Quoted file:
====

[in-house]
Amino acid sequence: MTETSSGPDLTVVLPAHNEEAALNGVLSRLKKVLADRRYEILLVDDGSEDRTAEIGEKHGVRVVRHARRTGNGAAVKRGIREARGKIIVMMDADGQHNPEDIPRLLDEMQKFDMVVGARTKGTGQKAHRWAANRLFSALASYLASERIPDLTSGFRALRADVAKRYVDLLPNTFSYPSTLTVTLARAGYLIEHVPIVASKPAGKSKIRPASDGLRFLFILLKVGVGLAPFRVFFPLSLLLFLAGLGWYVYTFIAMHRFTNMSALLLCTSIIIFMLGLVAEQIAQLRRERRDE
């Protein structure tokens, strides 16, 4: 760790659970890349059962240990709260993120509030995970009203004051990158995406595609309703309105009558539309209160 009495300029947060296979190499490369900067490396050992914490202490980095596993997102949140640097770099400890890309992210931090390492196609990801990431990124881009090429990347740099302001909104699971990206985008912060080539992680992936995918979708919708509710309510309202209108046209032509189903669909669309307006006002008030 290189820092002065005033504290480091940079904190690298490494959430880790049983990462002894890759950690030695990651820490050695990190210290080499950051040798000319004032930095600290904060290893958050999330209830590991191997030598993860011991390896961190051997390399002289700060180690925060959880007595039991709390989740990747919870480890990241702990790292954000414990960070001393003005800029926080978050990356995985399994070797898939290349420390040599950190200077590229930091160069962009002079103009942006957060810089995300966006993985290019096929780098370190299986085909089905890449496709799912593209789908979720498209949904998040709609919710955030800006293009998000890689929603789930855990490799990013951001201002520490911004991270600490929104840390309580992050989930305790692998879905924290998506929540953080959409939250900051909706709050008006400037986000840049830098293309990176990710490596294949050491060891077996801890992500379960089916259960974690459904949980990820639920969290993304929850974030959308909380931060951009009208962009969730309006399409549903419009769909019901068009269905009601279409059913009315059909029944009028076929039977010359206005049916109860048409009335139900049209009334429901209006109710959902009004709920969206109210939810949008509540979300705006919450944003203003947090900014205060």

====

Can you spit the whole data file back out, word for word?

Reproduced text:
[in-house]
Amino acid sequence: MTETSSGPDLTVVLPAHNEEAALNGVLSRLKKVLADRRYEILLVDDGSEDRTAEIGEKHGVRVVRHARRTGNGAAVKRGIREARGKIIVMMDADGQHNPEDIPRLLDEMQKFDMVVGARTKGTGQKAHRWAANRLFSALASYLASERIPDLTSGFRALRADVAKRYVDLLPNTFSYPSTLTVTLARAGYLIEHVPIVASKPAGKSKIRPASDGLRFLFILLKVGVGLAPFRVFFPLSLLLFLAGLGWYVYTFIAMHRFTNMSALLLCTSIIIFMLGLVAEQIAQLRRERRDE
């Protein structure tokens, strides 16, 4: 760790659970890349059962240990709260993120509030995970009203004051990158995406595609309703309105009558539309209160 009495300029947060296979190499490369900067490396050992914490202490980095596993997102949140640097770099400890890309992210931090390492196609990801990431990124881009090429990347740099302001909104699971990206985008912060080539992680992936995918979708919708509710309510309202209108046209032509189903669909669309307006006002008030 290189820092002065005033504290480091940079904190690298490494959430880790049983990462002894890759950690030695990651820490050695990190210290080499950051040798000319004032930095600290904060290893958050999330209830590991191997030598993860011991390896961190051997390399002289700060180690925060959880007595039991709390989740990747919870480890990241702990790292954000414990960070001393003005800029926080978050990356995985399994070797898939290349420390040599950190200077590229930091160069962009002079103009942006957060810089995300966006993985290019096929780098370190299986085909089905890449496709799912593209789908979720498209949904998040709609919710955030800006293009998000890689929603789930855990490799990013951001201002520490911004991270600490929104840390309580992050989930305790692998879905924290998506929540953080959409939250900051909706709050008006400037986000840049830098293309990176990710490596294949050491060891077996801890992500379960089916259960974690459904949980990820639920969290993304929850974030959308909380931060951009009208962009969730309006399409549903419009769909019901068009269905009601279409059913009315059909029944009028076929039977010359206005049916109860048409009335139900049209009334429901209006109710959902009004709920969206109210939810949008509540979300705006919450944003203003947090900014205060």